Is becoming a tool and die maker right for me?

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What do tool and die makers do?
Career Satisfaction
Are tool and die makers happy with their careers?
What are tool and die makers like?

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How to become a Tool and Die Maker

Formal apprenticeship programs, typically sponsored by a union or manufacturer, are an excellent way to become a machinist or tool and die maker, but they are often hard to get into. Apprentices usually must have a high school diploma or equivalent. In high school, students should take courses in trigonometry and geometry, blueprint reading, metalworking, and drafting, if available. Apprenticeship programs consist of paid shop training and related technical instruction lasting between four and five years. The classes are often taught in cooperation with local community colleges or vocational–technical schools.

Although apprenticeship programs may be the best way to learn the job, a growing number of tool and die makers receive their formal technical training from community and technical colleges. These individuals often learn while employed by a manufacturer that supports the employee's training goals and gives the needed on-the-job training less formally.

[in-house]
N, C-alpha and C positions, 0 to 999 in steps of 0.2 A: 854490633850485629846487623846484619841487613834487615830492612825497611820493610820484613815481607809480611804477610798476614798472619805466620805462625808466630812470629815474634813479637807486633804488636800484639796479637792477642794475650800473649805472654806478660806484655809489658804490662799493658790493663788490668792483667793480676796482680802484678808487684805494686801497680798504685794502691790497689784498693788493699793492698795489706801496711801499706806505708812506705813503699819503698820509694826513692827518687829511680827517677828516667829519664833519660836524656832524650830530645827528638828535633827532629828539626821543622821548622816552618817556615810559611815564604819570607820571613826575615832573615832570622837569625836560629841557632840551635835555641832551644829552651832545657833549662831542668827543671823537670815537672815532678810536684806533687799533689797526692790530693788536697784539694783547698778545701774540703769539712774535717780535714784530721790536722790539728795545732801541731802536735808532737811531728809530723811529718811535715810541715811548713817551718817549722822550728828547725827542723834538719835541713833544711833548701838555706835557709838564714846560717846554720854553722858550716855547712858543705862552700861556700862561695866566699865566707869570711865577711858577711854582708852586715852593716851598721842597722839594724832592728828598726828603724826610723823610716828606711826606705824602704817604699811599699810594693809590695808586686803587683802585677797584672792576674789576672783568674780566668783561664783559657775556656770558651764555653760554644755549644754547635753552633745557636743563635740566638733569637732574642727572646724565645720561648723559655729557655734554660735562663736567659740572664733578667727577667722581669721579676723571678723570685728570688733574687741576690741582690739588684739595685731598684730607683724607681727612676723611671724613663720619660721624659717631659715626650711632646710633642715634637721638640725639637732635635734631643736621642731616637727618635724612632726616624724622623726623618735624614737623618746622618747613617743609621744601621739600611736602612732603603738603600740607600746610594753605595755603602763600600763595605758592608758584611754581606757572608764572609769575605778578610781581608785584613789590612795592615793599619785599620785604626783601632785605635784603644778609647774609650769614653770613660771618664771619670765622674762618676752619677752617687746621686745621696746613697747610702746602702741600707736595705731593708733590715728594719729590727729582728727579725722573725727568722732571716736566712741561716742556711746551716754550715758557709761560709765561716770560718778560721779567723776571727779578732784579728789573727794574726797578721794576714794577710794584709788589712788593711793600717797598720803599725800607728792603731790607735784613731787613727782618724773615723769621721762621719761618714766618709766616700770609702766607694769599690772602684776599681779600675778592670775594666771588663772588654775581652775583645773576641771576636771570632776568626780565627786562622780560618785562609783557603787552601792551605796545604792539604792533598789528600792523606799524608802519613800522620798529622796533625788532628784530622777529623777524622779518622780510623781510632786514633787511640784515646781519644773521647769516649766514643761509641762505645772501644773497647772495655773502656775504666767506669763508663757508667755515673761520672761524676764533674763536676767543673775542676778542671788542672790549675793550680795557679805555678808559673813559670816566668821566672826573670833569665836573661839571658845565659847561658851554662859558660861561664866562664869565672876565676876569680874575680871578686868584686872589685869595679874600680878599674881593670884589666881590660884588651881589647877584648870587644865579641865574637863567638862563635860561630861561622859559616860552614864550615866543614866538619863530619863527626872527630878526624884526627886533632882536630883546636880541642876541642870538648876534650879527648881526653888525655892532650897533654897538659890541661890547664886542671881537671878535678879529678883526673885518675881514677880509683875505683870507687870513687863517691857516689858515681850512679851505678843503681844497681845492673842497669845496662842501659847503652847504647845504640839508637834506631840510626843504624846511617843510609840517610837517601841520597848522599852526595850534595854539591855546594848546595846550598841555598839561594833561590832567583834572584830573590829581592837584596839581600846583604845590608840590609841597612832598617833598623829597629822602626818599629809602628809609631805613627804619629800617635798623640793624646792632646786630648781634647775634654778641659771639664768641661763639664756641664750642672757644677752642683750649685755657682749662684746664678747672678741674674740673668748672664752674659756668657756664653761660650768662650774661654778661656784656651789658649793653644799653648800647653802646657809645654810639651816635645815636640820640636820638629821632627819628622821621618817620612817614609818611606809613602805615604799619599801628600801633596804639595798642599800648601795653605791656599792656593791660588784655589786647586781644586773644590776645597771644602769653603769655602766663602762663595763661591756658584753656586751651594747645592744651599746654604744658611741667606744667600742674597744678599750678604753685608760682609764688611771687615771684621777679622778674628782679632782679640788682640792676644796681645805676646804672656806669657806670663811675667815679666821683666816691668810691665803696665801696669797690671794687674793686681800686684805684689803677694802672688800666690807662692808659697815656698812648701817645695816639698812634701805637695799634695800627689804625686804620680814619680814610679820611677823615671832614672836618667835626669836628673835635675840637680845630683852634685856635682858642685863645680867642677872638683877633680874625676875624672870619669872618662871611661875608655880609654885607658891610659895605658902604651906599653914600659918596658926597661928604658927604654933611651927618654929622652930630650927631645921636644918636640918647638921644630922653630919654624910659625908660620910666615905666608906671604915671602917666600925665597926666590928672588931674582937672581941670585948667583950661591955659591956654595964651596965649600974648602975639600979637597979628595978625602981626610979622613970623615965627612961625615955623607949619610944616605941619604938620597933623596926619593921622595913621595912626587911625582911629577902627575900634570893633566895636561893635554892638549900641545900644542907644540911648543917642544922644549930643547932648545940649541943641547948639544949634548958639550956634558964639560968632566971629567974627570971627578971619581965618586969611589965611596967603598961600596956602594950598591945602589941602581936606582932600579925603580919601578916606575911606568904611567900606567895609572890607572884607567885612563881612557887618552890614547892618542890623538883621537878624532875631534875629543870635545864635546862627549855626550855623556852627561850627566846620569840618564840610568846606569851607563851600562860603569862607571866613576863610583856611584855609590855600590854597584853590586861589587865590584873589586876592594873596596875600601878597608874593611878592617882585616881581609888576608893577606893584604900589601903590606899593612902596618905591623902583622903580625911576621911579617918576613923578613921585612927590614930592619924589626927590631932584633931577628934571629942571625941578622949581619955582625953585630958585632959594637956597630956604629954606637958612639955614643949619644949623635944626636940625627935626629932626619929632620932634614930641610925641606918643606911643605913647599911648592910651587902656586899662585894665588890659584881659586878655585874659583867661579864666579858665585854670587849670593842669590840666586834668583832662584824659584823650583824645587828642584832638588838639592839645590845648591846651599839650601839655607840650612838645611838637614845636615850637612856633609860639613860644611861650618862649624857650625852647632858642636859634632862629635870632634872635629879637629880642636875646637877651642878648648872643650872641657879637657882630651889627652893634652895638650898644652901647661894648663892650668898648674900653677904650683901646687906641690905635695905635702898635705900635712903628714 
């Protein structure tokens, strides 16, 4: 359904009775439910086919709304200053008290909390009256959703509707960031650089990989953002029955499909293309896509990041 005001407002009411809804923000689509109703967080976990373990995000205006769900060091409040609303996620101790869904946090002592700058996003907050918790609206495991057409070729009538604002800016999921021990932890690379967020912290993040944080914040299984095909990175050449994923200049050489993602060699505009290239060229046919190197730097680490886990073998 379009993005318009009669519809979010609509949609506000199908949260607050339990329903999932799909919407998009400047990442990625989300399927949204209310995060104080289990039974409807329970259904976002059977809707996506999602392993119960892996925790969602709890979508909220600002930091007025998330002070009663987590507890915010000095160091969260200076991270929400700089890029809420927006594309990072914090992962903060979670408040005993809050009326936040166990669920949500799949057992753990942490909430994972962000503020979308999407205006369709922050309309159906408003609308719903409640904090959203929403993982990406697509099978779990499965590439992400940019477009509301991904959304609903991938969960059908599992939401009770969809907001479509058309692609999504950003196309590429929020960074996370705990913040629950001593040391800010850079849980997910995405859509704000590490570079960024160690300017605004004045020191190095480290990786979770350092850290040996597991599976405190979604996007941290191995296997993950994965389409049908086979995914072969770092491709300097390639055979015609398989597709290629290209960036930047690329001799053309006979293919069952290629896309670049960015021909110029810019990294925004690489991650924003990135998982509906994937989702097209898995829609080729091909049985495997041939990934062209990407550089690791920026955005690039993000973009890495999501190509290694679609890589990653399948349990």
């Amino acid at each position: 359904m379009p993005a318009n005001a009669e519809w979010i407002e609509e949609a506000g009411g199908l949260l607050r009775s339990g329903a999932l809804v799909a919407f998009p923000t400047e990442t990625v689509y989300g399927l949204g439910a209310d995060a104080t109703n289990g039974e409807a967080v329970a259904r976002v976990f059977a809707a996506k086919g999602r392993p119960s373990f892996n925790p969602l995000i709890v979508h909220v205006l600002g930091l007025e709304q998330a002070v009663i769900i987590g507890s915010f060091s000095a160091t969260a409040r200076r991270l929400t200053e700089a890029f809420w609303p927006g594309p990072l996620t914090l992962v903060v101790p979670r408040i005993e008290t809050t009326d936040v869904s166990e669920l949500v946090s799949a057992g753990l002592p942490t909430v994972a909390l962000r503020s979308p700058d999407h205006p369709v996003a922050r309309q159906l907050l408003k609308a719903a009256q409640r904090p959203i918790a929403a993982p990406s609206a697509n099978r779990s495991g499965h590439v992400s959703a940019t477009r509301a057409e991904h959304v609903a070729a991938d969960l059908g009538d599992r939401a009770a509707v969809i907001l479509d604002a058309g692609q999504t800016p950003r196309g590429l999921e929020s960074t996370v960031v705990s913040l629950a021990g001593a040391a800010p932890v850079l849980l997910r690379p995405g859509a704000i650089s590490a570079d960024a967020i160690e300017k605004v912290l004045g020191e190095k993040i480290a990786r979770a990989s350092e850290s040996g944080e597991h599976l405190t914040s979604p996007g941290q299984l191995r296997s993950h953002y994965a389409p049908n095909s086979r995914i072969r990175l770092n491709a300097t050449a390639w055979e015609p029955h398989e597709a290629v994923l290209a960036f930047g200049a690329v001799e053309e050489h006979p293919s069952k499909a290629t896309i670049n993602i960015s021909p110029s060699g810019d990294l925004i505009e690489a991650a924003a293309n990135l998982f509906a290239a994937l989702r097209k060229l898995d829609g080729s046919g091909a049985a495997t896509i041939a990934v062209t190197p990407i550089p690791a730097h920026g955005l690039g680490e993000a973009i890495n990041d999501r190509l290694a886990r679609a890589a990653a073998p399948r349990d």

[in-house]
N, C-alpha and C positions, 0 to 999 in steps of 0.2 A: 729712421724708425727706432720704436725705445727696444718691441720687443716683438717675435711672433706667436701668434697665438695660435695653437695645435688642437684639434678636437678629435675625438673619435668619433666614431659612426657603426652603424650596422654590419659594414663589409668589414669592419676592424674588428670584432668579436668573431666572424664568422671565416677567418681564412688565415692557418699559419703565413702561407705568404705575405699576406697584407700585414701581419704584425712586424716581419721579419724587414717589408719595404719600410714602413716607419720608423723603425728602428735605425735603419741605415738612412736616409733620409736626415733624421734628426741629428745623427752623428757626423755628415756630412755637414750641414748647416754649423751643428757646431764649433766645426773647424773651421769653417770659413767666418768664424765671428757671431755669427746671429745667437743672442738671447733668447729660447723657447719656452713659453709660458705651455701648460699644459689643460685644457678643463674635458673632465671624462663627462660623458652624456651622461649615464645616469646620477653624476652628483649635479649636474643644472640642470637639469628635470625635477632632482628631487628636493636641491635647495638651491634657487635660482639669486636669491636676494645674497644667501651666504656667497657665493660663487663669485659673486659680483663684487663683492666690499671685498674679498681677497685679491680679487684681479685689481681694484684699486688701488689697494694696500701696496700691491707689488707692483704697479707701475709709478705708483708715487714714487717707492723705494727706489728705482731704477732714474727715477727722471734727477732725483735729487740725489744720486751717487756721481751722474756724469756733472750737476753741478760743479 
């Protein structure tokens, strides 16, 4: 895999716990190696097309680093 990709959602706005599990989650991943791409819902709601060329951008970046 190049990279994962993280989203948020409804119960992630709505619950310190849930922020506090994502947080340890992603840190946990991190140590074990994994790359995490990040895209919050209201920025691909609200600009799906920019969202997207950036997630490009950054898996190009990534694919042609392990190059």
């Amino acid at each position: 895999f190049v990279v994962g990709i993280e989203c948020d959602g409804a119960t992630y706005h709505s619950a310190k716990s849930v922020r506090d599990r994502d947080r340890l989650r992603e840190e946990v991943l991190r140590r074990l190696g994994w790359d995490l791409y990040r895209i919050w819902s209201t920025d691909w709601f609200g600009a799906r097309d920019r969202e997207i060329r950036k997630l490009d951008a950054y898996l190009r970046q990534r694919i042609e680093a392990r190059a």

Even after completing a formal training program, tool and die makers still need years of experience to become highly skilled. To boost the skill level of tool and die makers and to create a more uniform standard of competency, a number of training facilities, apprenticeship boards, and colleges offer certification programs. Completing a recognized certification program provides tool and die makers with better job opportunities and helps employers judge the abilities of new hires. Journey-level certification is available from apprenticeship boards after completing an apprenticeship. Many employers recognize this certification, and it often leads to better job opportunities.